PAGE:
Hilly Billy Eldorado: K-Dogg’s Race Report

K-Dogg’s Race Report from the 2015 Hilly Billy Roubaix – held on June 27.

HillyBillyEldorado2015-1We should have known – this was not going to be your average extreme gravel race. It had been steadily raining for days before we spent 15 hours driving from Florida to West (By Noah) Virginia.

We should have known – when we lined up Saturday morning in ankle-deep mud and even more rain.

We should have known – when race Promoter J.R. Petsko warned about the horrors ahead then asked for a show of hands for first timers. Ninety percent raised them high. What did the 10% repeaters know that we didn’t?  Why was a nearby “Gran Fondo” canceled we wondered?

Twelve miles in we knew why.

Indian Creek Road is neither a creek nor a road. Its a 2.5 mile string of muddy kiddy pools two feet deep, wide as the “road” with slimy, slanted sides and bottoms. Down this treacherous string of Crisco cesspools I gleefully flailed my brand new concept bike, “Eldorado”. Yes, this section was so awful and outrageous I actually started giggling.

JOM (pre-Gravel Cyclist) on Indian Creek Road, circa 2013.
JOM (pre-Gravel Cyclist) on Indian Creek Road, circa 2013.

“Eldorado” is basically a carbon fiber 29’er with drop bars, front shocks, mechanical disk brakes and 1.8″ small tread tires. My idea was to improve my pathetic descending talents while maintaining roadie skills honed over the last 40 years. (Did I mention I’m over 60 now?)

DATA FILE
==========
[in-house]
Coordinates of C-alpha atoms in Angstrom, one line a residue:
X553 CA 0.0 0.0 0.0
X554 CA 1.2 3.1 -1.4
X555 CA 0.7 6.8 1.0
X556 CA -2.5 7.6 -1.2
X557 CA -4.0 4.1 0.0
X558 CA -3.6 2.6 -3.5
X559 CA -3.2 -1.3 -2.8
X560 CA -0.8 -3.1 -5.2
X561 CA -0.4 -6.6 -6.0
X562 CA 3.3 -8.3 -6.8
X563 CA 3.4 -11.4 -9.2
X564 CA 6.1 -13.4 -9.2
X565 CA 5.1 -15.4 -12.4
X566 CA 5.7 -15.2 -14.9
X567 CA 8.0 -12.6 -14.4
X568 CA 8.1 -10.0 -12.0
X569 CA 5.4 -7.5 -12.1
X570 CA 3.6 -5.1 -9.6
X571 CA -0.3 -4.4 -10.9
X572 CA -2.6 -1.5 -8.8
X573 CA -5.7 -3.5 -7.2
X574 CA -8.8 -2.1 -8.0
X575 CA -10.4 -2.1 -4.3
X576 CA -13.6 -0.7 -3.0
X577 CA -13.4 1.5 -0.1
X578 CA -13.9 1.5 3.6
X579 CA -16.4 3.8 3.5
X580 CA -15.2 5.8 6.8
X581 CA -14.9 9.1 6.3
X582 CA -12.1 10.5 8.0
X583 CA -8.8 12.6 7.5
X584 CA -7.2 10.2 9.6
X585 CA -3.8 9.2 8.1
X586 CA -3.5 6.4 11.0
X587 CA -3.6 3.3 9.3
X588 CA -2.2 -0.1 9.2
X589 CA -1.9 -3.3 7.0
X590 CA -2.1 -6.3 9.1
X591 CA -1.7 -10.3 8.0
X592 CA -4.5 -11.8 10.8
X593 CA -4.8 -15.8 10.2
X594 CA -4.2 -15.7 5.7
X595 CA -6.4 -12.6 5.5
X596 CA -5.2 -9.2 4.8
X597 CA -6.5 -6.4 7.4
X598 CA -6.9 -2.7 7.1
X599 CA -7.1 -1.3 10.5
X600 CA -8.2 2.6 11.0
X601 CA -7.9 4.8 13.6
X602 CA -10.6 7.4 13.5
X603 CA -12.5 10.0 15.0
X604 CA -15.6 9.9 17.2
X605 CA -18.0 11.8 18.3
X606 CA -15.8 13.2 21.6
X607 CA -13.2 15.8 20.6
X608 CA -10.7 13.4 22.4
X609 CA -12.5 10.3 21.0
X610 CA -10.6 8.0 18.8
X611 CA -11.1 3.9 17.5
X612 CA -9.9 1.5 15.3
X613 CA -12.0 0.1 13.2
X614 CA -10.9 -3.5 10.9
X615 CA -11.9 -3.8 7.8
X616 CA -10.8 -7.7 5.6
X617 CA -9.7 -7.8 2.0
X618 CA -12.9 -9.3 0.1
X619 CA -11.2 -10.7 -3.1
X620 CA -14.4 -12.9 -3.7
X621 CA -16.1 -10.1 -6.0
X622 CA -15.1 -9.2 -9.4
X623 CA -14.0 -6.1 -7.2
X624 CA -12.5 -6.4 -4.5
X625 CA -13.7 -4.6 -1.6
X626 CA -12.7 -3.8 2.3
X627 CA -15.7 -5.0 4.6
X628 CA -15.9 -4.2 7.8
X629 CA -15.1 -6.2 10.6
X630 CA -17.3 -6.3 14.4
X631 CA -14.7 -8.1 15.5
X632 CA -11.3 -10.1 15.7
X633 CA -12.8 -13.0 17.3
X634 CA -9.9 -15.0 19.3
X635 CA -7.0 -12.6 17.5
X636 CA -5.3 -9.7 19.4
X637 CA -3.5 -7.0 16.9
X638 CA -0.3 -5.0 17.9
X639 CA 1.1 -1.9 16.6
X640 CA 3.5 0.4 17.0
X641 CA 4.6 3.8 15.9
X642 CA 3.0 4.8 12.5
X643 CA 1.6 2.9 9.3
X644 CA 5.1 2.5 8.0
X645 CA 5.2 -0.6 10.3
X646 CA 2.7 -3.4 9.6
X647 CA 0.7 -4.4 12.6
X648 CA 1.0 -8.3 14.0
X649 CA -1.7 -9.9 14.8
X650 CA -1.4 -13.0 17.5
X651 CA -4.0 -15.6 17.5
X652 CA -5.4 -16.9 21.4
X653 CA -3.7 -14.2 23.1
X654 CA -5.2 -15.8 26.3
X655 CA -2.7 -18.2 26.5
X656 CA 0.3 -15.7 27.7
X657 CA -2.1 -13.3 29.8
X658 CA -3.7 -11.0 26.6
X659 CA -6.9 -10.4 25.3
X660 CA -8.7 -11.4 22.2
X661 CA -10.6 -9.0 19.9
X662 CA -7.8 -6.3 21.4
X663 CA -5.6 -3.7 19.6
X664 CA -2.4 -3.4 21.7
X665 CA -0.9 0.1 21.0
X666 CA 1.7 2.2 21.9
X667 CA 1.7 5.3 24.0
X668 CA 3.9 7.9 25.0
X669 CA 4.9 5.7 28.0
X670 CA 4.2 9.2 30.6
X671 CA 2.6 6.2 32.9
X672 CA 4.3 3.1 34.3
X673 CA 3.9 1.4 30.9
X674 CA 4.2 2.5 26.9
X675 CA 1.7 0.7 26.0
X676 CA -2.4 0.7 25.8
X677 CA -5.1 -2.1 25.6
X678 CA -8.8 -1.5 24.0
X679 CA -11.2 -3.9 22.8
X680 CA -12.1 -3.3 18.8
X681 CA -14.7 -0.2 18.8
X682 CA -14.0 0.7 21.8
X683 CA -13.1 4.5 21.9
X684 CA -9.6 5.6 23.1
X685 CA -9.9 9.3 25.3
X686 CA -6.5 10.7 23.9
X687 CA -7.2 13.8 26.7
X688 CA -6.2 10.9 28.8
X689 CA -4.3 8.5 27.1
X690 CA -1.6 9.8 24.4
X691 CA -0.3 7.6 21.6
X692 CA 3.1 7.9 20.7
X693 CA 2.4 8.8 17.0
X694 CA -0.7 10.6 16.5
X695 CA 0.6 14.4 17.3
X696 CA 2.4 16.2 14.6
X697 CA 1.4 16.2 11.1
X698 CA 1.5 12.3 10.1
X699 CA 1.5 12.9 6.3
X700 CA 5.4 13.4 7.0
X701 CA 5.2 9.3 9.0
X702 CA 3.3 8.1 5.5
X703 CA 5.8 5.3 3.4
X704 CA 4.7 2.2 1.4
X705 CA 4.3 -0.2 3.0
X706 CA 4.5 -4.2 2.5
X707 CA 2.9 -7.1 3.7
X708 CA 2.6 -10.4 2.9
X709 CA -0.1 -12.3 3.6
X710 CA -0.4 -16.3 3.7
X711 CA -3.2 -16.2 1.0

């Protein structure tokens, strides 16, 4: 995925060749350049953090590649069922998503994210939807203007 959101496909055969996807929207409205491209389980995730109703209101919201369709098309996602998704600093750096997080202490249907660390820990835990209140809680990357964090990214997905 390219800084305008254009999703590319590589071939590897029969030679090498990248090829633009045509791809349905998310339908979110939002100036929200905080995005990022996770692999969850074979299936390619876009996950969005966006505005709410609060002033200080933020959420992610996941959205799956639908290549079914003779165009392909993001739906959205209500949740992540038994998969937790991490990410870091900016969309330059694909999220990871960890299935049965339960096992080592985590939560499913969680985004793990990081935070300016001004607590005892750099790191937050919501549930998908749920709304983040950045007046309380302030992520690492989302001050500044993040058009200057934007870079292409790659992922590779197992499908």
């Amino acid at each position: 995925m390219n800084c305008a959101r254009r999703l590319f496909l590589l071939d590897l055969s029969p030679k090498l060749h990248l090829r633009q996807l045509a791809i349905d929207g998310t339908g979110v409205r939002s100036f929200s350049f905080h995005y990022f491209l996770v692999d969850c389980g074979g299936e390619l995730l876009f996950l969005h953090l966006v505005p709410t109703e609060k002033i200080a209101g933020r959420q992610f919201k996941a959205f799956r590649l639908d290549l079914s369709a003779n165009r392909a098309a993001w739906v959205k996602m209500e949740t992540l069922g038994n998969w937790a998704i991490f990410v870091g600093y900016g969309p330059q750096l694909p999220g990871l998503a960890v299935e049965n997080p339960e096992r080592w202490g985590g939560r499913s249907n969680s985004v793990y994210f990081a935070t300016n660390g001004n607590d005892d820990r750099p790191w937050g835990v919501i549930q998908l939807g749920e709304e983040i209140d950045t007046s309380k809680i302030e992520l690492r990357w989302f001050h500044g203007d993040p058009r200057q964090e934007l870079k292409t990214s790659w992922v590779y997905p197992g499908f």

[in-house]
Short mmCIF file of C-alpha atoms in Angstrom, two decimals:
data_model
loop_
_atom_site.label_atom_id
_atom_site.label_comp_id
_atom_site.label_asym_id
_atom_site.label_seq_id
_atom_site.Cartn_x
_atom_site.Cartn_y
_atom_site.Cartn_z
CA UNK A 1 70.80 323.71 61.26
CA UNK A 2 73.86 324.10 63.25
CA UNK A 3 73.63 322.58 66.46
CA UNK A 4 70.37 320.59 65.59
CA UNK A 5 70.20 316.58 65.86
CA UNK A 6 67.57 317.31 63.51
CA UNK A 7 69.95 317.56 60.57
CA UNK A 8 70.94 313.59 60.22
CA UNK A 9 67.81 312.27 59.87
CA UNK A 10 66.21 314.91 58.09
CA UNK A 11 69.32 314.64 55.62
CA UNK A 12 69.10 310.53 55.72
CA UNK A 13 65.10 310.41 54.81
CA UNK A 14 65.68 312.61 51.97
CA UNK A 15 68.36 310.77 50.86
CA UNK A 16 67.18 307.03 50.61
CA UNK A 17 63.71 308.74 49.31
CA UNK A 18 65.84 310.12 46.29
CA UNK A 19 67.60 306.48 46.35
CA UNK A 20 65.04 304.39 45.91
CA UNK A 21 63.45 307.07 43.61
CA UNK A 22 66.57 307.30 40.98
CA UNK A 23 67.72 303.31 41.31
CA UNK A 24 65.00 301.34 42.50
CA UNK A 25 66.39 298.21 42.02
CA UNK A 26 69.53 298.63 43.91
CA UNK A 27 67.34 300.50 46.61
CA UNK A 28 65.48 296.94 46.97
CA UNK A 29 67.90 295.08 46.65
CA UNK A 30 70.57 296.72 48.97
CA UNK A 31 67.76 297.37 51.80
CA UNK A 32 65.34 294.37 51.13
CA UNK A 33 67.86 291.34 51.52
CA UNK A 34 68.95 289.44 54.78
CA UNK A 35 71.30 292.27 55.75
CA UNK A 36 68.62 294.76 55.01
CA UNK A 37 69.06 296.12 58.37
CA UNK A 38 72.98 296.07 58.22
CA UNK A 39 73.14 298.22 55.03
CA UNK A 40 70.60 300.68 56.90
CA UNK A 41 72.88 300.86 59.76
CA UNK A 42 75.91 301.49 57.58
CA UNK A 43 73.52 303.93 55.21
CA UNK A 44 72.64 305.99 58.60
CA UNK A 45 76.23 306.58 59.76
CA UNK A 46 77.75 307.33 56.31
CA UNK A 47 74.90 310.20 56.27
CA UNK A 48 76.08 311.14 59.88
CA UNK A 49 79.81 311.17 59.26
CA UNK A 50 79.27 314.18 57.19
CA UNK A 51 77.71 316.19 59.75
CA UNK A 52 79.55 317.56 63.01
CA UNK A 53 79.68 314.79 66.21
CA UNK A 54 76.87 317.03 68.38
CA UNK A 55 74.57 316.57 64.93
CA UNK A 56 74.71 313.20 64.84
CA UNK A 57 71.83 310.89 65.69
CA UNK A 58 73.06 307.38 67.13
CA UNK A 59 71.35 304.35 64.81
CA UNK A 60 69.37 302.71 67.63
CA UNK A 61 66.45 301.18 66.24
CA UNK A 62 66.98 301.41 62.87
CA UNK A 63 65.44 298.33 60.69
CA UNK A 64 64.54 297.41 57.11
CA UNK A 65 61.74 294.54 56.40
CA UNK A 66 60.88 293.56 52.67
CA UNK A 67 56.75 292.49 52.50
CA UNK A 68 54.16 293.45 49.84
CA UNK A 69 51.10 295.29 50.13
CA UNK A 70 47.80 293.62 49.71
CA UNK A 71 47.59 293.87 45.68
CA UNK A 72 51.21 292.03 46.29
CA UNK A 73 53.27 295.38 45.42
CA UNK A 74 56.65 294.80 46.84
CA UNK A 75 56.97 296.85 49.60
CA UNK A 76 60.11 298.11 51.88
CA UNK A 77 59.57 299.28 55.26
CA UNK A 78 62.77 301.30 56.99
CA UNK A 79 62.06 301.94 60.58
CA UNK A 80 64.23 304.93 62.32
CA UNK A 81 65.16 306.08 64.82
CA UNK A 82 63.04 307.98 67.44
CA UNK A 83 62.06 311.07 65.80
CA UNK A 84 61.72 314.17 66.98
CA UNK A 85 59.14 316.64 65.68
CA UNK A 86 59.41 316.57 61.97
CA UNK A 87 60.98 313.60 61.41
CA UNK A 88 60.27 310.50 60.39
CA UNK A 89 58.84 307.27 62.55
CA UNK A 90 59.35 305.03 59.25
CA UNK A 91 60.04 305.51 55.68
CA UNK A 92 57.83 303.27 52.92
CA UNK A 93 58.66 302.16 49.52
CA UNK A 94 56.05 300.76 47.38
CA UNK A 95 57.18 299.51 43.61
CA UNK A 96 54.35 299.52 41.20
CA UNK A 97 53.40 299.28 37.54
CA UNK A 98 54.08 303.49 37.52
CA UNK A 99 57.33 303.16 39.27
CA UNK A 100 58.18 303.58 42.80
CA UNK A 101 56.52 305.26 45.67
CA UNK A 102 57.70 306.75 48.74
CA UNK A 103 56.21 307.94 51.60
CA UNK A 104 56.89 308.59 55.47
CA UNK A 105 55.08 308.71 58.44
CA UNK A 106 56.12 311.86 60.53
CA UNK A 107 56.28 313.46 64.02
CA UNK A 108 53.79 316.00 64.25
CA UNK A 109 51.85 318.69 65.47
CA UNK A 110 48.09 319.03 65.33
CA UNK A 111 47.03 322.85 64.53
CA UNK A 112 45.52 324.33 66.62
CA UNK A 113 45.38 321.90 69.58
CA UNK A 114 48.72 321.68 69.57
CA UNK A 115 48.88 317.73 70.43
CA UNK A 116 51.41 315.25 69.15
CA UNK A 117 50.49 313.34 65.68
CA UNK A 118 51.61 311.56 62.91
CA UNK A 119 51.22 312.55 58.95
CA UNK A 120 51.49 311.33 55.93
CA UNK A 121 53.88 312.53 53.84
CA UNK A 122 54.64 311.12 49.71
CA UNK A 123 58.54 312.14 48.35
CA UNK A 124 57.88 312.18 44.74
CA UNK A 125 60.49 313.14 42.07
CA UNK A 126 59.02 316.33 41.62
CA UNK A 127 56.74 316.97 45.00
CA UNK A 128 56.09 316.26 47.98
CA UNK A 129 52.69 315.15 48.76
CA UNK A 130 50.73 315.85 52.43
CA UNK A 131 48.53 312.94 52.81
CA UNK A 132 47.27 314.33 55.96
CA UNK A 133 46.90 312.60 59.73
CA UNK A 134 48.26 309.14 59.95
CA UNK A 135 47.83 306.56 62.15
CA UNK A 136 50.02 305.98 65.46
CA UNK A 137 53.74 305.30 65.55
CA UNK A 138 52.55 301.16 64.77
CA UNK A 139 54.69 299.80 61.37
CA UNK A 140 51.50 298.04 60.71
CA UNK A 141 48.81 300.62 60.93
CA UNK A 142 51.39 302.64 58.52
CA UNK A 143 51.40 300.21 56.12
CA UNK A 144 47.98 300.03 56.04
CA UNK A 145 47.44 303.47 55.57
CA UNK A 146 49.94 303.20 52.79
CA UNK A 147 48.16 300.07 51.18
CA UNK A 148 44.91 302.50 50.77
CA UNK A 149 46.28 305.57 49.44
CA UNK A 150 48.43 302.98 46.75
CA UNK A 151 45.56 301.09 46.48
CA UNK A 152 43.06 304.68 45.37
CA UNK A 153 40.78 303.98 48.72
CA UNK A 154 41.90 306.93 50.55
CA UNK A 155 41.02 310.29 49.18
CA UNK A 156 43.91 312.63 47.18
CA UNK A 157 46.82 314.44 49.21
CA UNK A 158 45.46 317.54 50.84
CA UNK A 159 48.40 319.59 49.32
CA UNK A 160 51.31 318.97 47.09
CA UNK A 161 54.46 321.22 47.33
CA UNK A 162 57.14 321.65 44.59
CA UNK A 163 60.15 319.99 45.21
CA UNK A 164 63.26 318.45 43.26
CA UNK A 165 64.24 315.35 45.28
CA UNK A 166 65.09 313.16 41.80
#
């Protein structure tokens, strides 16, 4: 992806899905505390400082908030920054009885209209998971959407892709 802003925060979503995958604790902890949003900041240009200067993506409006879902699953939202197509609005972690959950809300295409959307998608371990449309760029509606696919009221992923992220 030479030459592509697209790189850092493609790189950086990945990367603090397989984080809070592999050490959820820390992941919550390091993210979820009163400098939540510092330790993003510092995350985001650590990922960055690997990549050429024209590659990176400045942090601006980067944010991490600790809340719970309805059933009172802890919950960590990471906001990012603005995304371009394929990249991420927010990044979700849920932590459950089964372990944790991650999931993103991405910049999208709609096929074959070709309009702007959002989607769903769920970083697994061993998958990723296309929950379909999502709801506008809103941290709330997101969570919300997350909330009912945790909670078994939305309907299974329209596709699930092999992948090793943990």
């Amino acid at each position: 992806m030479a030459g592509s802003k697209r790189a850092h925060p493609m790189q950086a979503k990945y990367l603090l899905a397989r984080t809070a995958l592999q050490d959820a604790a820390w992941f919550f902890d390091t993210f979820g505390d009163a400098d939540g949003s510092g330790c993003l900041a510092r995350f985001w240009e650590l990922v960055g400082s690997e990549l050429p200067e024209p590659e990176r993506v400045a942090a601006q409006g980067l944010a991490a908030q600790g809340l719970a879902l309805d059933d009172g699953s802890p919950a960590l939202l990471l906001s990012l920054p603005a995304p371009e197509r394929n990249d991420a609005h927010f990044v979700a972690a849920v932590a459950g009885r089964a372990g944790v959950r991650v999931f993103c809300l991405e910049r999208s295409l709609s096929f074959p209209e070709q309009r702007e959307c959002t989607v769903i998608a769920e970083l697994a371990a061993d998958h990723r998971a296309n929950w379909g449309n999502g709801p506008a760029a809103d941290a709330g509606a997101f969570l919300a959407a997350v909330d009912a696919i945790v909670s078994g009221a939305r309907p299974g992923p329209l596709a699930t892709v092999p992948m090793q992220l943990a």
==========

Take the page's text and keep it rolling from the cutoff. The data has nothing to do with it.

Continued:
Read about K-Dogg’s Eldorado here.

HillyBillyEldorado2015-4The front shock helped me remain glued to the ground, as did the wider tires. The shock also increased my confidence not to be de-horsed on some bonus boulder, deviously hidden beneath 18″ of mocha mud. I could make bad snap decisions and still survive. Also, at 22 lbs, my little cushie Cadillac climbed nicely once I locked the suspension fork out. The wider tires kept my rear wheel from losing traction on gravel and clay climbs, a marvelous improvement compared to narrow cyclocross tires.

Unfortunately, my mechanical disk brakes surrendered not long after Indian Creek Road. The mocha mud rapidly invaded both brake cable housings rendering them useless. Brake pads wore down into two slick steel plates and the brake levers hit the handlebars.


It went downhill from there (literally).

Flat road and hills were fine and I pushed hard there – but I could never turn it loose downhill. Anything over 15 mph and the speed became exponentially suicidal. More than once I employed the Fred Flintstone foot drag method just to negotiate corners. Imagine a Nantucket Sleigh Ride with Foggy Mountain Breakdown pounding in your head.

K-Dogg receiving a bottle hand-up from JOM.
K-Dogg receiving a bottle hand-up from JOM.

For hours I had a up and down relationship with a small group or racers trading places with me over and over again. I would pass them on the long climbs, and they would scream past me on the long descents. Repeat. Repeat. Repeat. It must have been irritating.

Photo by John Duarte (jmdfoto.zenfolio.com)
Photo by John Duarte (jmdfoto.zenfolio.com)